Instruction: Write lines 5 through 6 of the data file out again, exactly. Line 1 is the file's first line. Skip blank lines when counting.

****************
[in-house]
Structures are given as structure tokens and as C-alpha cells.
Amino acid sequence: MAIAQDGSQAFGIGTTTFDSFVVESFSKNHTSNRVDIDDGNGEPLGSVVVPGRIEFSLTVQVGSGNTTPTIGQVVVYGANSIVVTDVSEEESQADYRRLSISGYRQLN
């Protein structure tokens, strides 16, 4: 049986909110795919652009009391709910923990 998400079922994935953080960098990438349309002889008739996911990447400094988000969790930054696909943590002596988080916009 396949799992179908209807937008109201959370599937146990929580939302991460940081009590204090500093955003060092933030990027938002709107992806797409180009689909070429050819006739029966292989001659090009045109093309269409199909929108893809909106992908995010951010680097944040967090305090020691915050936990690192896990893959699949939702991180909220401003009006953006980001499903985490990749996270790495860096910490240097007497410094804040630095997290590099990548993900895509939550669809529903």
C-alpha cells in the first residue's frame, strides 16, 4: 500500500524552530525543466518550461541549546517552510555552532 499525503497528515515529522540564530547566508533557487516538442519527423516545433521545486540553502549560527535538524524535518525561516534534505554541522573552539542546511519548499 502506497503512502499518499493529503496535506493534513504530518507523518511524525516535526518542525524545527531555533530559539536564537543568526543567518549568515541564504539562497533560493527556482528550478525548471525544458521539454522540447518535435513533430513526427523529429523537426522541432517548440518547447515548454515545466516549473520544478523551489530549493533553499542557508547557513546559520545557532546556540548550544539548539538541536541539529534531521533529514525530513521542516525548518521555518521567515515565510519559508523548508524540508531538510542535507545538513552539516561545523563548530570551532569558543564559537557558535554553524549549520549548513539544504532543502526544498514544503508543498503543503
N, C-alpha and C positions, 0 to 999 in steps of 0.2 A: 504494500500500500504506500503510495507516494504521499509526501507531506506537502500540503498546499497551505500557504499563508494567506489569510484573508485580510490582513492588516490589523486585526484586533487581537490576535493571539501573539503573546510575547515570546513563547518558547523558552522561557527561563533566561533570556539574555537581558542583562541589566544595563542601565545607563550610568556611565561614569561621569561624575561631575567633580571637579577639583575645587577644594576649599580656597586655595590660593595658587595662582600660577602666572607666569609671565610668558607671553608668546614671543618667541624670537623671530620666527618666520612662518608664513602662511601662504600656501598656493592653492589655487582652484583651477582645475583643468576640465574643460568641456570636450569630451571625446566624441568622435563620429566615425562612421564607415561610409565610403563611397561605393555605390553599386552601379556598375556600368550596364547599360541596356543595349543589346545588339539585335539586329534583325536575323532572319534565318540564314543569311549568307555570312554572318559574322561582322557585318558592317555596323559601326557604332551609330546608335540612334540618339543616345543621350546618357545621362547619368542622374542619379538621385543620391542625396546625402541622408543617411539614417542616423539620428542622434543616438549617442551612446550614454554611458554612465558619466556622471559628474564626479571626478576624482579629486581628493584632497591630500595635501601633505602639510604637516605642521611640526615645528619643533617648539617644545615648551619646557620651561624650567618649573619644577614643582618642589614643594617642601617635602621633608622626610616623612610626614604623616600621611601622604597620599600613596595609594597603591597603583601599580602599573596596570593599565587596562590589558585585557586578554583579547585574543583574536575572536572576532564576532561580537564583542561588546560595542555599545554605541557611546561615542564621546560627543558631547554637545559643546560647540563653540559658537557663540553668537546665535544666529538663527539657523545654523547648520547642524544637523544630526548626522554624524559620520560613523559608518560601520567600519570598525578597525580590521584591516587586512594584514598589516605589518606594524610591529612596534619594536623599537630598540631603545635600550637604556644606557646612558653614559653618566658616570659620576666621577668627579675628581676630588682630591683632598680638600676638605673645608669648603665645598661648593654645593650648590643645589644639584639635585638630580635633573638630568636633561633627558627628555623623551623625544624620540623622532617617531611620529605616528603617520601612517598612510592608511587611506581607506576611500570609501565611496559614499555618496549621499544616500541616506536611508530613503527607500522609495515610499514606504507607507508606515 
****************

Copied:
C-alpha cells in the first residue's frame, strides 16, 4: 500500500524552530525543466518550461541549546517552510555552532 499525503497528515515529522540564530547566508533557487516538442519527423516545433521545486540553502549560527535538524524535518525561516534534505554541522573552539542546511519548499 502506497503512502499518499493529503496535506493534513504530518507523518511524525516535526518542525524545527531555533530559539536564537543568526543567518549568515541564504539562497533560493527556482528550478525548471525544458521539454522540447518535435513533430513526427523529429523537426522541432517548440518547447515548454515545466516549473520544478523551489530549493533553499542557508547557513546559520545557532546556540548550544539548539538541536541539529534531521533529514525530513521542516525548518521555518521567515515565510519559508523548508524540508531538510542535507545538513552539516561545523563548530570551532569558543564559537557558535554553524549549520549548513539544504532543502526544498514544503508543498503543503
N, C-alpha and C positions, 0 to 999 in steps of 0.2 A: 504494500500500500504506500503510495507516494504521499509526501507531506506537502500540503498546499497551505500557504499563508494567506489569510484573508485580510490582513492588516490589523486585526484586533487581537490576535493571539501573539503573546510575547515570546513563547518558547523558552522561557527561563533566561533570556539574555537581558542583562541589566544595563542601565545607563550610568556611565561614569561621569561624575561631575567633580571637579577639583575645587577644594576649599580656597586655595590660593595658587595662582600660577602666572607666569609671565610668558607671553608668546614671543618667541624670537623671530620666527618666520612662518608664513602662511601662504600656501598656493592653492589655487582652484583651477582645475583643468576640465574643460568641456570636450569630451571625446566624441568622435563620429566615425562612421564607415561610409565610403563611397561605393555605390553599386552601379556598375556600368550596364547599360541596356543595349543589346545588339539585335539586329534583325536575323532572319534565318540564314543569311549568307555570312554572318559574322561582322557585318558592317555596323559601326557604332551609330546608335540612334540618339543616345543621350546618357545621362547619368542622374542619379538621385543620391542625396546625402541622408543617411539614417542616423539620428542622434543616438549617442551612446550614454554611458554612465558619466556622471559628474564626479571626478576624482579629486581628493584632497591630500595635501601633505602639510604637516605642521611640526615645528619643533617648539617644545615648551619646557620651561624650567618649573619644577614643582618642589614643594617642601617635602621633608622626610616623612610626614604623616600621611601622604597620599600613596595609594597603591597603583601599580602599573596596570593599565587596562590589558585585557586578554583579547585574543583574536575572536572576532564576532561580537564583542561588546560595542555599545554605541557611546561615542564621546560627543558631547554637545559643546560647540563653540559658537557663540553668537546665535544666529538663527539657523545654523547648520547642524544637523544630526548626522554624524559620520560613523559608518560601520567600519570598525578597525580590521584591516587586512594584514598589516605589518606594524610591529612596534619594536623599537630598540631603545635600550637604556644606557646612558653614559653618566658616570659620576666621577668627579675628581676630588682630591683632598680638600676638605673645608669648603665645598661648593654645593650648590643645589644639584639635585638630580635633573638630568636633561633627558627628555623623551623625544624620540623622532617617531611620529605616528603617520601612517598612510592608511587611506581607506576611500570609501565611496559614499555618496549621499544616500541616506536611508530613503527607500522609495515610499514606504507607507508606515 